10. Reactive polymer fused deposition manufacturing (United States)

    Kunc, Vlastimil; Rios, Orlando; Love, Lonnie J.; Duty, Chad E.; Johs, Alexander


    Methods and compositions for additive manufacturing that include reactive or thermosetting polymers, such as urethanes and epoxies. The polymers are melted, partially cross-linked prior to the depositing, deposited to form a component object, solidified, and fully cross-linked. These polymers form networks of chemical bonds that span the deposited layers. Application of a directional electromagnetic field can be applied to aromatic polymers after deposition to align the polymers for improved bonding between the deposited layers.

  11. Physicochemical conditions of deposition and origin of carbonate-hosted base metal sulfide mineralization, Thermes ore-field, Rhodope Massif, northeastern Greece (United States)

    Kalogeropoulos, S. I.; Kilias, S. P.; Arvanitidis, N. D.


    Vein and stratabound base metal sulfide mineralization of the Thermes ore-field, Rhodope Massif, NE Greece, is hosted in marbles. The Thermes area is a structurally complex, E W-trending zone consisting of felsic gneisses alternating with amphibolites, amphibole-biotite, and biotite gneisses, and marbles. These rocks have undergone amphibolite facies metamorphism (5 7 kbar, 580 ° 620 °C), in Upper Cretaceous to Eocene times, and were subsequently retrograded to greenschist facies metamorphism of Miocene age. Granitoids of Oligocene age, and volcanic rocks of Eocene-Oligocene age, crosscut the metamorphic rocks. Two major base metal sulfide ore varieties occur in the Thermes ore-field. The first comprises brecciated vein Pb-Zn mineralization, related to NNW- and NNE-trending faults. The second comprises stratabound (manto) polymetallic, and Pb-Zn replacement ores with associated veins. On the basis of ore geochemistry, as well as field and textural evidence, these two ore varieties form part of a vein associated skarn-replacement base metal sulfide ore system. Based on fluid inclusion data in quartz, together with the iron content of sphalerites and existing lead and sulfur isotope data, it is suggested that after the cessation of the regional amphibolite facies metamorphism circulating evolved meteoric waters, probably with magmatic fluid contributions, deposited sulfide ores at temperatures of 200 ° 400 °C, and pressures of less than 300 bar. Ore was deposited as a result of increase in pH of the mineralizing fluids due to fluid-rock interaction, and adiabatic cooling and/or simple cooling accompanying fluid boiling. Thermochemical considerations indicate a pH increase from about 4 to 7 and a decrease in f S2 and f O2.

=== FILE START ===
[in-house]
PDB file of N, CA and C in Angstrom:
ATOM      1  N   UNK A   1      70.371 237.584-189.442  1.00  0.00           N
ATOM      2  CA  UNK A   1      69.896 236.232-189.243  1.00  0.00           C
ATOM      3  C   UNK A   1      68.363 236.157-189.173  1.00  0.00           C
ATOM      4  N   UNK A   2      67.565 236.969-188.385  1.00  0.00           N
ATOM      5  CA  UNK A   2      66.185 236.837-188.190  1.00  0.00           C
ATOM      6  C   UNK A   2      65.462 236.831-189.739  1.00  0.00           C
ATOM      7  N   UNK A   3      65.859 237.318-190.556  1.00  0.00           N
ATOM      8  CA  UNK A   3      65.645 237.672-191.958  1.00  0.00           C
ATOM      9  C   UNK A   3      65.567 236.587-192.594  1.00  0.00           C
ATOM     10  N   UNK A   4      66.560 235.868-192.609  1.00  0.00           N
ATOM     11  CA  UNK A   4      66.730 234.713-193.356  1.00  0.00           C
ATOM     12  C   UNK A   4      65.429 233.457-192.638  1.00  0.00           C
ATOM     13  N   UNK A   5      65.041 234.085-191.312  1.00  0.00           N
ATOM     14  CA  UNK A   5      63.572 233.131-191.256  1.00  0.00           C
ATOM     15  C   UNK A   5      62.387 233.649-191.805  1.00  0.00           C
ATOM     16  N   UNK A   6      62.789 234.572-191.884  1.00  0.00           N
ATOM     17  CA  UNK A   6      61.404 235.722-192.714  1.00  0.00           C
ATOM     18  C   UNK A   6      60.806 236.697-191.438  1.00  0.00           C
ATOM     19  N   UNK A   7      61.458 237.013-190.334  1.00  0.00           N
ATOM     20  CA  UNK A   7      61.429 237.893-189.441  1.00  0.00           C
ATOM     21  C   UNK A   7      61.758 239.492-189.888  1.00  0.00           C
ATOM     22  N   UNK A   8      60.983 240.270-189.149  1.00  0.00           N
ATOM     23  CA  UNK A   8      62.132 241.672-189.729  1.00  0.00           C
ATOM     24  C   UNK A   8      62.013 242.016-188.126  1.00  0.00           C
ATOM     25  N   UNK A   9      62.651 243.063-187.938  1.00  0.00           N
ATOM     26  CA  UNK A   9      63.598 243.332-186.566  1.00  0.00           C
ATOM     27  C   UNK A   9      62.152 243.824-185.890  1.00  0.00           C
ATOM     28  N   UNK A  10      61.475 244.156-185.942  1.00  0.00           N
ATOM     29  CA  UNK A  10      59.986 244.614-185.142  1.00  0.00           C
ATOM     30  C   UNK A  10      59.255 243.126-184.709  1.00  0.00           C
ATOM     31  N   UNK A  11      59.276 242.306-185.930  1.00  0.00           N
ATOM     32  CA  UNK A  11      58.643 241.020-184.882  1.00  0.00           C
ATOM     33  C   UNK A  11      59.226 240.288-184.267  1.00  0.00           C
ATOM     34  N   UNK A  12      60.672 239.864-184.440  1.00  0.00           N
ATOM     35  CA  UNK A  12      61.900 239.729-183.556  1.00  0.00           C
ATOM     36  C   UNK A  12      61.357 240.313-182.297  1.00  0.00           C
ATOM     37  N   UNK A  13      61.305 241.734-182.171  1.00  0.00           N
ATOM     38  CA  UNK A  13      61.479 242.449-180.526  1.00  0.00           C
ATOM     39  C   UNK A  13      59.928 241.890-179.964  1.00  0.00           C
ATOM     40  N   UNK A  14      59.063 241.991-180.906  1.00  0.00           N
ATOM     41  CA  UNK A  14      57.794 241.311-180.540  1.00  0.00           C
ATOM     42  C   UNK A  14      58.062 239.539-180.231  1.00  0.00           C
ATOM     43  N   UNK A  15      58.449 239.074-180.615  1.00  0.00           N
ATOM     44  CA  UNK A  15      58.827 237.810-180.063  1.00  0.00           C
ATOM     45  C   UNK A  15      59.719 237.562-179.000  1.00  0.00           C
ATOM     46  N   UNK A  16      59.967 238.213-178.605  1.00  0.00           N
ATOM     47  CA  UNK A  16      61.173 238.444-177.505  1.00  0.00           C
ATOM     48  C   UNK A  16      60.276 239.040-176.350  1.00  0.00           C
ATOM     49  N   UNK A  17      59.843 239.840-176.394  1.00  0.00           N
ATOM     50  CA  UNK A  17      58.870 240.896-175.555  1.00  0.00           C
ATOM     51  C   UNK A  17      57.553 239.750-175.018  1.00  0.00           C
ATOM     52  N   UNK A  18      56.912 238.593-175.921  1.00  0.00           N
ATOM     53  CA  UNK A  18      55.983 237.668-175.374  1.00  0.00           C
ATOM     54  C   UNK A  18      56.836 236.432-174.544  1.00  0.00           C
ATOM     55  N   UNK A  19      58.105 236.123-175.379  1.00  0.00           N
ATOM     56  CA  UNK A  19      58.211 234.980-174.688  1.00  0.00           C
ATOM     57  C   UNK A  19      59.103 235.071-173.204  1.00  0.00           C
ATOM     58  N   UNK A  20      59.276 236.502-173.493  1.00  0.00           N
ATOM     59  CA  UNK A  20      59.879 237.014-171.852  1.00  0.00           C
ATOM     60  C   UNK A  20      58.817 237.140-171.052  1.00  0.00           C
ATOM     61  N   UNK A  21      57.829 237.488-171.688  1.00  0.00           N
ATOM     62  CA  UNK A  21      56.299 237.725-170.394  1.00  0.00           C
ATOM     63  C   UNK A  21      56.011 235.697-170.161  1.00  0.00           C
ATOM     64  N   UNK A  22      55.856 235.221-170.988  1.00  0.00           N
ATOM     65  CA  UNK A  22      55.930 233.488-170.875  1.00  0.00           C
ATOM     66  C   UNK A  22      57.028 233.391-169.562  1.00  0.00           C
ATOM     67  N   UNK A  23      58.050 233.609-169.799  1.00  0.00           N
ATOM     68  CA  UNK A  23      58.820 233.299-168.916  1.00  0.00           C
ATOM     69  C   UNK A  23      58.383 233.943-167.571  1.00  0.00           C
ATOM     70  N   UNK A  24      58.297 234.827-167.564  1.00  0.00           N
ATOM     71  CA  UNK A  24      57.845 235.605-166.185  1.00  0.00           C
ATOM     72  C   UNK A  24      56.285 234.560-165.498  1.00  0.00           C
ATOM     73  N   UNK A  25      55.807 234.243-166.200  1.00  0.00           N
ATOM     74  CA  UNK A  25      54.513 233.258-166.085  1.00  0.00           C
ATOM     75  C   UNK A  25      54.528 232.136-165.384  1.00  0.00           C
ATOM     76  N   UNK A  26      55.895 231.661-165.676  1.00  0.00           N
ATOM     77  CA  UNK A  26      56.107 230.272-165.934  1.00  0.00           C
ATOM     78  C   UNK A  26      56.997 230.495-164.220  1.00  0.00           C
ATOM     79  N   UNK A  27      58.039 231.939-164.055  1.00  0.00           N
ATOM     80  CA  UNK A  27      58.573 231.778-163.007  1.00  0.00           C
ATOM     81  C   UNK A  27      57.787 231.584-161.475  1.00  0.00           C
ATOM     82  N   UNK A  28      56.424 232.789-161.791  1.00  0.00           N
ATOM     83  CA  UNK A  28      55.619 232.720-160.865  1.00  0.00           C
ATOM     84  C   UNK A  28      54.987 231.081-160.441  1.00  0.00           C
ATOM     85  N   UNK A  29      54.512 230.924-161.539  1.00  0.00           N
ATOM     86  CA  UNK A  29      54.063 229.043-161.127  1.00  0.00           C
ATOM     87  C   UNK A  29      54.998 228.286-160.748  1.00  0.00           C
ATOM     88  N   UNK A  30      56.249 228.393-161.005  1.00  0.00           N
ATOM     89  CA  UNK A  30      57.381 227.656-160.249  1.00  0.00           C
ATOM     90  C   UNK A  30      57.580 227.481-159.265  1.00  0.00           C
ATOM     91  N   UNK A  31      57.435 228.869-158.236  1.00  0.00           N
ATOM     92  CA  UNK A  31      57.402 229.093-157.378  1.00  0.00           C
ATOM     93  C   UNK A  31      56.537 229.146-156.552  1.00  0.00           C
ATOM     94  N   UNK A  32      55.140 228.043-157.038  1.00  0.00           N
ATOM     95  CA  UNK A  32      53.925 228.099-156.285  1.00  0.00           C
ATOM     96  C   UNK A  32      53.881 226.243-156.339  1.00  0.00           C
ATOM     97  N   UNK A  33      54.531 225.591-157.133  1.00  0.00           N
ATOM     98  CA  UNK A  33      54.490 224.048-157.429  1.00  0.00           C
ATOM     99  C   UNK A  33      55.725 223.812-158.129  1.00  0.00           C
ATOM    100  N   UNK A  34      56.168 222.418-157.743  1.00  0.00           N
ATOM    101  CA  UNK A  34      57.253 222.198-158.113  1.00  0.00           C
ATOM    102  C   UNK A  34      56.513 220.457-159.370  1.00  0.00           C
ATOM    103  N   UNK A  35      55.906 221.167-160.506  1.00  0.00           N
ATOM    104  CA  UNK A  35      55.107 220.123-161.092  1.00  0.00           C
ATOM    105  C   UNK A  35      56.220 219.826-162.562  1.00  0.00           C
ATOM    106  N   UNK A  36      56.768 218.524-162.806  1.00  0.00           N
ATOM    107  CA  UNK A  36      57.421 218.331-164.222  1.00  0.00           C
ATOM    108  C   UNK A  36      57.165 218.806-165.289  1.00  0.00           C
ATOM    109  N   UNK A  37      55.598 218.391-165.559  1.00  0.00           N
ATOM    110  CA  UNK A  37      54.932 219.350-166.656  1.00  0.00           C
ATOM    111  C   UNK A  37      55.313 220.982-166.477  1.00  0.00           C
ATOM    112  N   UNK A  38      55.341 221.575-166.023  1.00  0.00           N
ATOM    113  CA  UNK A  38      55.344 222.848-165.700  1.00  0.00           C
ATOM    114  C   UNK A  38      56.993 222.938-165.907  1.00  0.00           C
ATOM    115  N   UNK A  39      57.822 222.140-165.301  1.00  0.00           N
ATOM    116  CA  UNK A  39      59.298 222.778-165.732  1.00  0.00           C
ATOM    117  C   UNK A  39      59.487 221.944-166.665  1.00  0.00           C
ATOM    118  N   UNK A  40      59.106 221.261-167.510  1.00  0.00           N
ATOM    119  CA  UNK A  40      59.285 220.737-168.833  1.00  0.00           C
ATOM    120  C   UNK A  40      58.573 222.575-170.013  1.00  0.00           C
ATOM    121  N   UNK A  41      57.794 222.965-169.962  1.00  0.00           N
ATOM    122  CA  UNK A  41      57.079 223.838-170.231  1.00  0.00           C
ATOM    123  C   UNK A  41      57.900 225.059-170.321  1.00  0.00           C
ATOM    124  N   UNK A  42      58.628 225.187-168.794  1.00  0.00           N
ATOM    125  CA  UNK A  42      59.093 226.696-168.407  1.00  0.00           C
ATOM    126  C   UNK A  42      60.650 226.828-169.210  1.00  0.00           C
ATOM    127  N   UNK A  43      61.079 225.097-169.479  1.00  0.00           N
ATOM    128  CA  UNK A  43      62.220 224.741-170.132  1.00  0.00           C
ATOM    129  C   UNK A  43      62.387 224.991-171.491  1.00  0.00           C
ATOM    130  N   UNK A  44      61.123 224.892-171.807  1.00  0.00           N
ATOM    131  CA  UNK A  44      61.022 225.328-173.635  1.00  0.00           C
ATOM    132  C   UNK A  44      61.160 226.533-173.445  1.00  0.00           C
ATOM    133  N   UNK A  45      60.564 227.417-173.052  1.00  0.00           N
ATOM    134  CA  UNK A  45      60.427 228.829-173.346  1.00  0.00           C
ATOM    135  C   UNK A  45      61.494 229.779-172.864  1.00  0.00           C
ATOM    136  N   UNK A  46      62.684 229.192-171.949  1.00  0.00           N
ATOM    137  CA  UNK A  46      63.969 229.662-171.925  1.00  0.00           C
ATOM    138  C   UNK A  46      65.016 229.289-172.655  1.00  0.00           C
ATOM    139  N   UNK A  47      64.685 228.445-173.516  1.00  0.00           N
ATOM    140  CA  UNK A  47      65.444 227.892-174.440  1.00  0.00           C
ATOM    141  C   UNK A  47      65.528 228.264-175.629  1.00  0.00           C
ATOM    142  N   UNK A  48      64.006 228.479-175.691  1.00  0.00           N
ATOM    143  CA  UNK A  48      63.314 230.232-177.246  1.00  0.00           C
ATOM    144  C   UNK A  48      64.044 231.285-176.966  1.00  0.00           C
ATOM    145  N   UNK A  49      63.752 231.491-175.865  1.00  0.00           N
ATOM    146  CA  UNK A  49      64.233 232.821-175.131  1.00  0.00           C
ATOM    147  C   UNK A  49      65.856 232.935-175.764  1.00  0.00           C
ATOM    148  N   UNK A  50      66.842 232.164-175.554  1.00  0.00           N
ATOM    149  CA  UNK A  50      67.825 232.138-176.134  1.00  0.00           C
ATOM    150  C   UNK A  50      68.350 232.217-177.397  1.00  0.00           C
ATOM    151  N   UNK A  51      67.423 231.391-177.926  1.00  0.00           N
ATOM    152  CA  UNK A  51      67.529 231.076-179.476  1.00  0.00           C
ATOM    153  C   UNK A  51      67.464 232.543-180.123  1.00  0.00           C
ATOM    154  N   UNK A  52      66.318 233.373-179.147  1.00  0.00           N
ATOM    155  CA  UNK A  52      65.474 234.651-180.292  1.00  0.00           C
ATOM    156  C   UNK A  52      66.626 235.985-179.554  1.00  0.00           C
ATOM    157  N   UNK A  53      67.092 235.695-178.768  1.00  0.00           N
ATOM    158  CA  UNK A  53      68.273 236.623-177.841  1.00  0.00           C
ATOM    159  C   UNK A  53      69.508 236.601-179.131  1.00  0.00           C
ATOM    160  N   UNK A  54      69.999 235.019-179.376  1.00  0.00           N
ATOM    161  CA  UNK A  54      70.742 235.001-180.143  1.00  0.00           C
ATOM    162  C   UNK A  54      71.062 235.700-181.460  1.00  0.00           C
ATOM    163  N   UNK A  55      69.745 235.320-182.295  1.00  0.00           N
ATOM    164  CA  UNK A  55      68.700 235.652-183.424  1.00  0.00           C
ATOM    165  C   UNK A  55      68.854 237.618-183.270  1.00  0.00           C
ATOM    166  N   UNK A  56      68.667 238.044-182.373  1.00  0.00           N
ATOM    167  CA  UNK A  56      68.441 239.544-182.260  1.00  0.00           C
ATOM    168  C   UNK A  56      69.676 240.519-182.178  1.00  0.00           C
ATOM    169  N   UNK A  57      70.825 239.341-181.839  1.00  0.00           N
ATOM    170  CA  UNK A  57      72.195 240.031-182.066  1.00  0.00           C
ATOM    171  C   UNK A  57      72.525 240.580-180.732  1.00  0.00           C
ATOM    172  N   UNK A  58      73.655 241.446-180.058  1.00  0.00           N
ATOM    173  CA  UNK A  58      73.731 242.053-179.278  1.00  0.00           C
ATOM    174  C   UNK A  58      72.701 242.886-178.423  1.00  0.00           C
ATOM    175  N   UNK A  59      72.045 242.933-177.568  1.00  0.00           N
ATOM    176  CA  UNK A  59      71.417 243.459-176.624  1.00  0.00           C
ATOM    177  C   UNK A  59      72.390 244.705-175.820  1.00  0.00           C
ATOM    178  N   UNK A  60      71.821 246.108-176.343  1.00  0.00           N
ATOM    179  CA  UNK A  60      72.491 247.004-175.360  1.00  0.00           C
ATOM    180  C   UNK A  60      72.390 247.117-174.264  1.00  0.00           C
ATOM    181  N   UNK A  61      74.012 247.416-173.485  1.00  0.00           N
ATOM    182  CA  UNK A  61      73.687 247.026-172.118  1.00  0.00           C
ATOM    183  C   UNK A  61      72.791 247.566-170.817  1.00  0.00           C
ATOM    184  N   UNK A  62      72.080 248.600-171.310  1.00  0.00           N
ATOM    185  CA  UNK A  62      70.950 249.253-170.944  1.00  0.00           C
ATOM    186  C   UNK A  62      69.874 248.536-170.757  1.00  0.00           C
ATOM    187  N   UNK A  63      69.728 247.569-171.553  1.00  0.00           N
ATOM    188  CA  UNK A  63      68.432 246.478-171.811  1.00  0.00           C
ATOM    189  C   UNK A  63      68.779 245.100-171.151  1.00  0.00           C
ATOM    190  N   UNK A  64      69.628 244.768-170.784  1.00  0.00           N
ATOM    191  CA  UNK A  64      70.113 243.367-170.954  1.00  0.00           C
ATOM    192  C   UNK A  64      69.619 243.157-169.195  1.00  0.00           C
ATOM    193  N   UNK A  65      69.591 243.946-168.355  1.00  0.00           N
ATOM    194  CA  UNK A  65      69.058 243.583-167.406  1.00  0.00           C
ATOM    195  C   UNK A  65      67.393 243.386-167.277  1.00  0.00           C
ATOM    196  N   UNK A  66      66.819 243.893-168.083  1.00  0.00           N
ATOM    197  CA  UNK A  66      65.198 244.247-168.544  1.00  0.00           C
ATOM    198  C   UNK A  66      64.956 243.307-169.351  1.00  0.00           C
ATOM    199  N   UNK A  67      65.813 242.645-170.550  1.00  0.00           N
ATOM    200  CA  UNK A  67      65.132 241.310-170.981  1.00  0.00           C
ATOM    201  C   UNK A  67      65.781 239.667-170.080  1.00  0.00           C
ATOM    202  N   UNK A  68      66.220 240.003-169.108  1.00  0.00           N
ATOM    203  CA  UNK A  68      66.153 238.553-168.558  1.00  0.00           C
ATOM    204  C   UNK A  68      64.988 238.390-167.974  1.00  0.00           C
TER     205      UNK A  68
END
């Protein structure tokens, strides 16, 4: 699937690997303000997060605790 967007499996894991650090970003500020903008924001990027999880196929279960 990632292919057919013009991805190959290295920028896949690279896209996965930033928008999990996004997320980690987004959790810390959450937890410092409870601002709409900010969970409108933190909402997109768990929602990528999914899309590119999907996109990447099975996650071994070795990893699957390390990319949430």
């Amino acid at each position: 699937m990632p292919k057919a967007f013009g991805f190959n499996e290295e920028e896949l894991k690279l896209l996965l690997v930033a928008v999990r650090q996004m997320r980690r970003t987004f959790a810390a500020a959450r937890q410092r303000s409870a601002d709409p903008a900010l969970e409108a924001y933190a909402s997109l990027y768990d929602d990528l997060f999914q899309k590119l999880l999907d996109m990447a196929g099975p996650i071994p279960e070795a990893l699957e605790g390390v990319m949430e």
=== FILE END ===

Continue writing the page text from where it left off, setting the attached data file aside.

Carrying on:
12. Magmatic and related mineral deposits of the Pan-African Saldania belt in the Western Cape Province, South Africa (United States)

    Rozendaal, A.; Scheepers, R.


    Mineral deposits and prospects of the Pan-African Saldania orogenic belt in the Western Cape Province, South Africa, are reviewed. The polyphase, deformed, low-grade metamorphosed, volcano-sedimentary Malmesbury Group constitutes a complex, poorly understood supracrustal sequence that has been loosely subdivided into the Tygerberg, Swartland and Boland tectono-stratigraphic terranes on the basis of NW-trending fault zones. Syn- and post-tectonic granitoids of the Cape Granite Suite selectively intruded these terranes. Early S-types preferred the Tygerberg terrane, whereas the later I-types dominate the remaining areas. Anorogenic A-type granites, however, occur in all three terranes. Despite the absence of operating base or precious metal mines in the area, this study has established at least four metal associations directly or indirectly related to the intrusions: i) Cassiterite-wolframite (±Au, Cu, Mo, Zn, As, Fe-sulphides) in quartz and quartz/aplite veins hosted by tour-malinized and locally greissenized S-type granite. Similar exo-granitic veins occur in proximal metamorphites; ii) Juxtaposed, disseminated, stockwork breccia and vein style CuMoFe(Au)-sulphide mineralization hosted by mafic- to intermediate-intrusions of high-K calc-alkaline, I-type affinity; iii) CuMoAu-sulphides hosted by hydraulic breccia pipes, stocks and veins occurring in anorogenic A-type alkali feldspar granites and amphibole quartz syenites; iv) Scheelite with minor CuMoAu-sulphides associated with endo- and exo-skams spatially related to I-type monzogranite, granite and alkali feldspar granite. The first three associations occur along the Yzerfontein-Helderberg-zone, a 180 km lineament in the Tygerberg terrane, exploited by syn-, late- and post-tectonic intrusions and their related mineralization. The fourth association is typical of the Boland terrane. The spatial and temporal relationships among the various metal associations are interpreted as the result of